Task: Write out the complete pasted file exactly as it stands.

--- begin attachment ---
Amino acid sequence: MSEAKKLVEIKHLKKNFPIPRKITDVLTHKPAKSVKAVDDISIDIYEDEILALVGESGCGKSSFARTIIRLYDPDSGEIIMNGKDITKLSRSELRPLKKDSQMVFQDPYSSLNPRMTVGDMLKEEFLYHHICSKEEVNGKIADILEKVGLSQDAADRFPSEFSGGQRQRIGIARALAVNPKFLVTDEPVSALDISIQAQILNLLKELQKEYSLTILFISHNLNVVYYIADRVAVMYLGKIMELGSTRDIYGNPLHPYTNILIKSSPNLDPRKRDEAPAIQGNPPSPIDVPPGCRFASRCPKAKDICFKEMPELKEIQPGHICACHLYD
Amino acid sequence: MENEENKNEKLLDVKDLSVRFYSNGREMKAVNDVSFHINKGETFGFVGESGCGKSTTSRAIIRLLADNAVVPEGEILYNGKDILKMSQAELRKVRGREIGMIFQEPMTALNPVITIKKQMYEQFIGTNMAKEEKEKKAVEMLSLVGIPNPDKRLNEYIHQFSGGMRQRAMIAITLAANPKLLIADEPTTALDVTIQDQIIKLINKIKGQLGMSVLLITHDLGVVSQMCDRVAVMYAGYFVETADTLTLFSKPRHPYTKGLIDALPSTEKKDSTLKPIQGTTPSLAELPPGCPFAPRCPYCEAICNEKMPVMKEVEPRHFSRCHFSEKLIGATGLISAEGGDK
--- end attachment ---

Amino acid sequence: MSEAKKLVEIKHLKKNFPIPRKITDVLTHKPAKSVKAVDDISIDIYEDEILALVGESGCGKSSFARTIIRLYDPDSGEIIMNGKDITKLSRSELRPLKKDSQMVFQDPYSSLNPRMTVGDMLKEEFLYHHICSKEEVNGKIADILEKVGLSQDAADRFPSEFSGGQRQRIGIARALAVNPKFLVTDEPVSALDISIQAQILNLLKELQKEYSLTILFISHNLNVVYYIADRVAVMYLGKIMELGSTRDIYGNPLHPYTNILIKSSPNLDPRKRDEAPAIQGNPPSPIDVPPGCRFASRCPKAKDICFKEMPELKEIQPGHICACHLYD
Amino acid sequence: MENEENKNEKLLDVKDLSVRFYSNGREMKAVNDVSFHINKGETFGFVGESGCGKSTTSRAIIRLLADNAVVPEGEILYNGKDILKMSQAELRKVRGREIGMIFQEPMTALNPVITIKKQMYEQFIGTNMAKEEKEKKAVEMLSLVGIPNPDKRLNEYIHQFSGGMRQRAMIAITLAANPKLLIADEPTTALDVTIQDQIIKLINKIKGQLGMSVLLITHDLGVVSQMCDRVAVMYAGYFVETADTLTLFSKPRHPYTKGLIDALPSTEKKDSTLKPIQGTTPSLAELPPGCPFAPRCPYCEAICNEKMPVMKEVEPRHFSRCHFSEKLIGATGLISAEGGDK